The best cinemas in Melbourne
Sometimes it's not just about the movie that makes cinema-going memorable. Melbourne's packed with excellent looking cinemas, from Art Deco relics to new age wonders. Next time you're headed to the movies, pick a flick at one of these architectural marvels and truly immerse yourself.
Guides for Melbourne movie lovers
Films in cinemas now in Melbourne
Movie lists you'll love
Film events in Melbourne
The best cinemas in Melbourne
Upcoming film releases in Australia
You might also like...
Blanc de Blanc
After sizzling hot runs in Sydney, London and Adelaide, Blanc de Blanc is finally making its way to Melbourne for a season of Champagne-fuelled cabaret. The evening of adults-only circus, dance, acrobatics and other antics will be heating up the Spiegeltent at Map 57, a brand new arts precinct in St Kilda. This winter cast of quirky performers – comedians, models, show girls, singers, contortionists and aerial artists – will turn the night into a mad romp that begins in a sophisticated Parisian cabaret venue and slowly transforms into a crazed nightclub party. Expect bubbles, burlesque, balloons, sequins and tops off, for a hands down good time. "If Baz Luhrmann made a nightclub it'd be like this" – Time Out Sydney Find out more about Blanc de Blanc.
At Alluvial Restaurant the past never feels far away. You’ll find the dining room located between Collins Street’s Rialto and Winfield buildings, both of which were built in the 1890s during the twilight years of Melbourne’s gold rush; the former is designed in Venetian neo-gothic style. Once a laneway, Alluvial Restaurant is now a soaring glass atrium, running all the way from Collins Street to Flinders Lane. Look up, and you’ll notice floors of five-star hotel rooms that once served as wool and wheat stores. Look down, and you might miss another of Alluvial Restaurant’s secrets: beneath the floorboards is the original bluestone cobbled laneway. While Alluvial Restaurant embraces its history, there is nothing passé about chef Tijn Bremmers’ menu, which takes inspiration from Melbourne’s many diverse cultures and brings them to life using local produce, fresh herbs from the hotel’s rooftop garden and honey harvested from their rooftop beehives. Start with finely sliced kingfish ceviche, topped with thin ribbons of cucumber and flanked by button-sized dollops of zingy lemon gel. Seafood lovers will also jump on the squid ink linguine – heirloom tomatoes and crayfish butter providing a rich sauce to the fat tiger prawns. Moreton Bay bugs come adorned with flavoursome crisp chicken skin, along with mild, melt-in-your-mouth pumpkin ravioli. And those crunchy, smoked paprika fries with garlic aioli? Follow your instinct and order them. When it comes to choosing a wine from the 1
Have a Scandinavian cooking experience with ASKO
Dreaming of Scandinavia lately? You’re not alone. It seems everyone is vibing on those misty northern European countries quite a bit lately. Luckily you can now get your Scandinavian fix without the expensive plane ticket. ASKO Appliances are hosting a Scandinavian cooking experience at their head office in Moorabbin. Hosted by ASKO’s dedicated professional in-house chef Paul Mounsey (from Cooking with Steam), this cooking demonstration will dive into the flavoursome world of Scandinavian cooking. Guests can enjoy food and learn how to create meals using ASKO’s feature-rich appliances. A sample menu of the day consists of steamed asparagus and duck egg, herb and mustard crusted eye fillet, 52ºC steamed Atlantic salmon fillet and a reverse lemon tart. ASKO cooking demonstrations aren’t like your regular sit-and-watch demonstrations, however. These events encourage full cooperation and involvement. The best part? ASKO demonstrations are free to attend. The next event will take place on Wednesday April 18 from 11am to 2pm at ASKO Head Office at 35 Sunmore Close in Moorabbin. Due to small class sizes, bookings are essential.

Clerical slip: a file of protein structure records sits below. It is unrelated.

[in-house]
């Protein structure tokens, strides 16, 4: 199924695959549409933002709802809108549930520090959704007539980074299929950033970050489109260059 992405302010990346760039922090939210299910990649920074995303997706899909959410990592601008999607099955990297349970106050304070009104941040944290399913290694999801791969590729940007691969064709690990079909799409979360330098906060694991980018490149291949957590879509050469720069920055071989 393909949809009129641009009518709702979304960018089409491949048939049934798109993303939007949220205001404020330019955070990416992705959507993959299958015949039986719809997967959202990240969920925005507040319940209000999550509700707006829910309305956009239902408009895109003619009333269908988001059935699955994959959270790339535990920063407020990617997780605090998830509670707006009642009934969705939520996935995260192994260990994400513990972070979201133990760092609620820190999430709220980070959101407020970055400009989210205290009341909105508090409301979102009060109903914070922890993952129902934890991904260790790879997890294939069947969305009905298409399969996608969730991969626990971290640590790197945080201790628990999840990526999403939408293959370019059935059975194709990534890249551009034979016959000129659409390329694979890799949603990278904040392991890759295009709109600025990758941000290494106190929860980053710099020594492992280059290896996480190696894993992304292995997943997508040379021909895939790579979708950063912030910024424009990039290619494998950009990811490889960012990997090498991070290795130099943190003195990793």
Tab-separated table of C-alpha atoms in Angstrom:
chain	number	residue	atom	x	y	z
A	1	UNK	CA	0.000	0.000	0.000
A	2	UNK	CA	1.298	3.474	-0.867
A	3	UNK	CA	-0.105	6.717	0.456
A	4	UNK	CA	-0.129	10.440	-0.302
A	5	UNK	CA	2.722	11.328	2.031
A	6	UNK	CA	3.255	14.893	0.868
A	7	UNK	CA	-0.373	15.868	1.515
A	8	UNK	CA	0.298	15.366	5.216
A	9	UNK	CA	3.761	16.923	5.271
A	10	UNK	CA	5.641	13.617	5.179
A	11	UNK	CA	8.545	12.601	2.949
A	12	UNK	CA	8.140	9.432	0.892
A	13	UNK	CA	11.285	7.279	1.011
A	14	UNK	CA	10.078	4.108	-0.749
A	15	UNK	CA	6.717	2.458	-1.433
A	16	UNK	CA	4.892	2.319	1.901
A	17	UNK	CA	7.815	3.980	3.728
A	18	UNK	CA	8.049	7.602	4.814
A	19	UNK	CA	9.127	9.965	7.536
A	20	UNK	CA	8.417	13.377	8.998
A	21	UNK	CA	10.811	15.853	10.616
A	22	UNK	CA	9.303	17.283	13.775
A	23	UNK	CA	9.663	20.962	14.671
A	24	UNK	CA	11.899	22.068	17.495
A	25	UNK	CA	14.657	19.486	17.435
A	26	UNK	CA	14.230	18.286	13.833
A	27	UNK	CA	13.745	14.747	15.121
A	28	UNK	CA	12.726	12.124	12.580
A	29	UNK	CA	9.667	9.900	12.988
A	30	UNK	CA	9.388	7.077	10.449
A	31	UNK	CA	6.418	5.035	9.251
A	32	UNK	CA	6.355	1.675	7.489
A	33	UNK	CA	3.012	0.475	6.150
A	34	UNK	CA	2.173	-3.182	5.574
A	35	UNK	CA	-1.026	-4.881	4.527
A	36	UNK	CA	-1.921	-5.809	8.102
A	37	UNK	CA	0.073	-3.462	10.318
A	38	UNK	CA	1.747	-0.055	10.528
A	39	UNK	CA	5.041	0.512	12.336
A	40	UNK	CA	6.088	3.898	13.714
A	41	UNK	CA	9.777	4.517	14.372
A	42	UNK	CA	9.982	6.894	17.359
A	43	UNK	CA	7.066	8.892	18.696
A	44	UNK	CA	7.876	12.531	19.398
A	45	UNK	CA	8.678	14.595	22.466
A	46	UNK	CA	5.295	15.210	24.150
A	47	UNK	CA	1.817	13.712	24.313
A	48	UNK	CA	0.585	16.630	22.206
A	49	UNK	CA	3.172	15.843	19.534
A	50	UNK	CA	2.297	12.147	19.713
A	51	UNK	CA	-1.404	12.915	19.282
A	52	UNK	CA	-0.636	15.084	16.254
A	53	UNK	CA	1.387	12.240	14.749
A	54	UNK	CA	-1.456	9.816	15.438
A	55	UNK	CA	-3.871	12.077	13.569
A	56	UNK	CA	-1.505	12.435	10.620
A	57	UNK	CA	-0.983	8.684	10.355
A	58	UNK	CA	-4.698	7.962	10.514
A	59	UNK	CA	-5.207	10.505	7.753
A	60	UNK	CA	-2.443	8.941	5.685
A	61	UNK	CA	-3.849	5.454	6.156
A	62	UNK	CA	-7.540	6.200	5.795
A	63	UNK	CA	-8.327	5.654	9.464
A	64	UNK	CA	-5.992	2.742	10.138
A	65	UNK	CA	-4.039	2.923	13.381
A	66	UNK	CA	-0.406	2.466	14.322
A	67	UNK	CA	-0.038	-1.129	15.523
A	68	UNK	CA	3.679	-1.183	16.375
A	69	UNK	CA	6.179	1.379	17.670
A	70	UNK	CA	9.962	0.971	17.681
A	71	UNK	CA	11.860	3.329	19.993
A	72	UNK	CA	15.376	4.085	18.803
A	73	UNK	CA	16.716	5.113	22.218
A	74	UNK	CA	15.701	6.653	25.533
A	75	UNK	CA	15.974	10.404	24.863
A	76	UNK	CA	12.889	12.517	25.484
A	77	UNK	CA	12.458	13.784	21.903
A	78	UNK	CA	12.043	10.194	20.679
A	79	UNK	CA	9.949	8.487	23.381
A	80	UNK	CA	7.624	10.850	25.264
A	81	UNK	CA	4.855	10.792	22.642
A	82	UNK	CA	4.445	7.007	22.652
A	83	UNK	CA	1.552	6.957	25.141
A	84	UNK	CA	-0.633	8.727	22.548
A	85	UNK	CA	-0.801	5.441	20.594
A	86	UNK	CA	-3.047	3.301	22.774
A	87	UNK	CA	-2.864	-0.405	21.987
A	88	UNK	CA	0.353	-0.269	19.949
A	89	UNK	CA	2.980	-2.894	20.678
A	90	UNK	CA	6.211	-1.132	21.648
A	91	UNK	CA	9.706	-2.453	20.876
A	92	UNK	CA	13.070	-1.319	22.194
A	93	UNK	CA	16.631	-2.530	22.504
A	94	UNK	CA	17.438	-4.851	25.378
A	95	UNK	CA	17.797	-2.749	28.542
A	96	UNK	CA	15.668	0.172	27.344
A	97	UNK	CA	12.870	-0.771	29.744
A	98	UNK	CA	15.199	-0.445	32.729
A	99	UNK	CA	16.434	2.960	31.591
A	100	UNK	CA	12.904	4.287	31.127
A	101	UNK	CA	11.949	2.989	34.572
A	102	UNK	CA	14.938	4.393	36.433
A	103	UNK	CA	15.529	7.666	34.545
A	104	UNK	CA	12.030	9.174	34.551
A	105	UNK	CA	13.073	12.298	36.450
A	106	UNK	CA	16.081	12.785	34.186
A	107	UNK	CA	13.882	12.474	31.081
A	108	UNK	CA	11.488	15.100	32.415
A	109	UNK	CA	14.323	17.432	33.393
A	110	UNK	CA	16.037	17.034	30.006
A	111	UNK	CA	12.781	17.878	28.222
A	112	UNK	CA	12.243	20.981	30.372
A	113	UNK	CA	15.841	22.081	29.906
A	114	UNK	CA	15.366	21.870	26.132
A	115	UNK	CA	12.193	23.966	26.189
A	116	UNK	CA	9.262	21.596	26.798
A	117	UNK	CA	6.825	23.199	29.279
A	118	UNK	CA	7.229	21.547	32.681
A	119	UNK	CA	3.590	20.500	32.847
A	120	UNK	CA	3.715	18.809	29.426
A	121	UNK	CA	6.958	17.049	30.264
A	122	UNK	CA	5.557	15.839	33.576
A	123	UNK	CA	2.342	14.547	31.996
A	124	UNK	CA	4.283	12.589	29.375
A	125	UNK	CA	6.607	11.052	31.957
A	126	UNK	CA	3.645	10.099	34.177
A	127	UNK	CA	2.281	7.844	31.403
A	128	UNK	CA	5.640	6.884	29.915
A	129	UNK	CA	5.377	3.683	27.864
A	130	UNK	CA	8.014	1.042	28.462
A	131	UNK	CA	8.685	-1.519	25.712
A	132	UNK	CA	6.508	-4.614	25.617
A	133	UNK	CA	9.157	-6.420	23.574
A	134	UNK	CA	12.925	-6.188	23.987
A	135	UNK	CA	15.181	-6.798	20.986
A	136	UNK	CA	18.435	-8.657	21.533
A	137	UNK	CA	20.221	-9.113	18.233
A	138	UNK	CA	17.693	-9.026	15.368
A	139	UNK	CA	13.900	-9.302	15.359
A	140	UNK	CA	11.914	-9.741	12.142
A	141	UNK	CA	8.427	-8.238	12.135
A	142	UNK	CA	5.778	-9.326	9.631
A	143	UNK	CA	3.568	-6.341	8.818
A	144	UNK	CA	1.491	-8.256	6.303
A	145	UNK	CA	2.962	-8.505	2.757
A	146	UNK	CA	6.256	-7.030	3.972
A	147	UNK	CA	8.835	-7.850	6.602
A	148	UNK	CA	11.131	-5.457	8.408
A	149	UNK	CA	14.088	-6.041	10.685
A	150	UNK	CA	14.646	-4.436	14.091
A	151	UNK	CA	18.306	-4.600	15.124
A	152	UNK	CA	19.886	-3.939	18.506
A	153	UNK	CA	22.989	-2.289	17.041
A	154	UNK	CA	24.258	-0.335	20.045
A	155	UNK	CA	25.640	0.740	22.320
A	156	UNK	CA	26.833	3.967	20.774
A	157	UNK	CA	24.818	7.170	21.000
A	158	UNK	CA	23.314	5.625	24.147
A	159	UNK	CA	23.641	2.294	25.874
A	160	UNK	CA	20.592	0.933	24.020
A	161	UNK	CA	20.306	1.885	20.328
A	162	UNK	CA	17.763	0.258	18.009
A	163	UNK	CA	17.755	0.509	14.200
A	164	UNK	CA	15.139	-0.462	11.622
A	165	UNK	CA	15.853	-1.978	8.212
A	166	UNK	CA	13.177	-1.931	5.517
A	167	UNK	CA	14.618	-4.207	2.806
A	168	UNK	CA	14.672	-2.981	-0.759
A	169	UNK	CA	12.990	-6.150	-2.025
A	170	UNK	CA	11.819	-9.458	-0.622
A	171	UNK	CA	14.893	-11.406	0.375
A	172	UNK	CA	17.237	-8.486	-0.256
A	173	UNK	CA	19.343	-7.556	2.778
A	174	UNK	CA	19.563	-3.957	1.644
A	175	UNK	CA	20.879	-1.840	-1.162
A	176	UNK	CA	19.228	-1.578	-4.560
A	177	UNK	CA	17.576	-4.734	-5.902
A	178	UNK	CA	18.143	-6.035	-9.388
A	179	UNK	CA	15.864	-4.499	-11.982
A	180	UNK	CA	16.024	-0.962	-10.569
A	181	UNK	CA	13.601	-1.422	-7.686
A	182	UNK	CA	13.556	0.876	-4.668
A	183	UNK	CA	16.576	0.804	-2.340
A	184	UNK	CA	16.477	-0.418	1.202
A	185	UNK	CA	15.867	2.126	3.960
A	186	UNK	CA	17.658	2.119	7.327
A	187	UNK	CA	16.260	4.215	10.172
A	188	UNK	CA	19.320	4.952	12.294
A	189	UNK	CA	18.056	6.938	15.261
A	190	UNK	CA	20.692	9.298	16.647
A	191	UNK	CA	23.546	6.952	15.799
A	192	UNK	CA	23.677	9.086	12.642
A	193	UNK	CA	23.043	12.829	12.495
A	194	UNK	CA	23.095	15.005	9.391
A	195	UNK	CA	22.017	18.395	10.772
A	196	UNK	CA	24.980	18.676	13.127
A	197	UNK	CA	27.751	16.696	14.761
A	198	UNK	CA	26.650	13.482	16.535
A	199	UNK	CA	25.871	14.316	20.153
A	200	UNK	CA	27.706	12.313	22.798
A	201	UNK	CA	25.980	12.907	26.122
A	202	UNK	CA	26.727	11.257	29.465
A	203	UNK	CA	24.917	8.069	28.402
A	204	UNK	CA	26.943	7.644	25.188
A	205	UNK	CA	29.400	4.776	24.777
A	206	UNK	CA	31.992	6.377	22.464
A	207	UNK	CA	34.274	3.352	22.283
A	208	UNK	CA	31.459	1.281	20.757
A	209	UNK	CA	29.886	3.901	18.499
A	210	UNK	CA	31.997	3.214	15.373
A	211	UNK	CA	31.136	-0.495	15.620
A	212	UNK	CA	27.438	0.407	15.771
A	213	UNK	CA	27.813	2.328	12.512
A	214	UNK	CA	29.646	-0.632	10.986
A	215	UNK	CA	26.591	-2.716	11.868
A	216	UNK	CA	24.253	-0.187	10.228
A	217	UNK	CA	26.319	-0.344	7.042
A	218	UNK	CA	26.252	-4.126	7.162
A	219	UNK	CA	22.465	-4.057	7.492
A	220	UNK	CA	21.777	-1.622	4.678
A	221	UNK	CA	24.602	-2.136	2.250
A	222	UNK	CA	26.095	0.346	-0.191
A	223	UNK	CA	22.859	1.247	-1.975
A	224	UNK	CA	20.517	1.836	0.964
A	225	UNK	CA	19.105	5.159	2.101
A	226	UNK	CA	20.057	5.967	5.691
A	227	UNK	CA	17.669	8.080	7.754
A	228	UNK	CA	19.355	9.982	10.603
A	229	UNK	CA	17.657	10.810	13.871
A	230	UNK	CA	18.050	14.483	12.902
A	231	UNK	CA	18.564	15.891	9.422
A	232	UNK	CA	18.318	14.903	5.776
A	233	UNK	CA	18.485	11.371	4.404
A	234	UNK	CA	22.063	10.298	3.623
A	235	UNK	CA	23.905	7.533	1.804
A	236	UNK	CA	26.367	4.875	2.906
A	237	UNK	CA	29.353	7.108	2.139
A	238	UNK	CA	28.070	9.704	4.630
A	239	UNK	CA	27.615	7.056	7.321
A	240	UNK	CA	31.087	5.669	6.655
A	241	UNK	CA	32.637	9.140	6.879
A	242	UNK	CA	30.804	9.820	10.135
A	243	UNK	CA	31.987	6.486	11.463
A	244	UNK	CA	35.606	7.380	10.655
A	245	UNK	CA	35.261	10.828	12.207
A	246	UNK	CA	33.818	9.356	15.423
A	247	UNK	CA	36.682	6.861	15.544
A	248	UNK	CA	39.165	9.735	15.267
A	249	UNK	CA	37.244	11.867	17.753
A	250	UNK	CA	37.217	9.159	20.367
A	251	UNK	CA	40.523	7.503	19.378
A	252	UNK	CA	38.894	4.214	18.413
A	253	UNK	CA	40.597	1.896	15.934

Here's what it's like to try opera for the first time
Opera is one of our most revered forms of culture. But with great reputation comes a high intimidation-factor. At Time Out, we’re lucky enough to have seen plenty of operas, so we know it’s not all valkyries in horned helmets and heavy breast armour. But we also know not everyone has been so lucky. Like Shakespeare, The Iliad and The Odyssey or Jane Austen, opera has worked itself so deeply into our pop-cultural imaginations that most of us can probably recognise Bizet’s ‘Habanera’ aria, or the twisty plotting of Cosi Fan Tutte without necessarily knowing where it came from. Given this sense of familiarity, we figured that for most people, seeing a famous opera for the first time will feel more like reconnecting with an old friend than meeting someone new. To test the theory, we gathered together four young creative types, with very different backgrounds, from three different cities, with one thing in common: they’d never been to the opera as an adult. We brought them all to Sydney for Opera Australia’s production of Puccini’s La Boheme and filmed the results. Melburnian Ali Barter may make grungy guitar pop now, but the Girlie Bits singer is also a classically trained soprano. As a kid, she’d actually appeared on stage in an opera, but she’d never seen one performed before. “I imagine I’m going to be blown away by their technical ability,” she told us before the show. True to her word, she came out impressed. “Just their breathing ability… it was incredible. Now I kn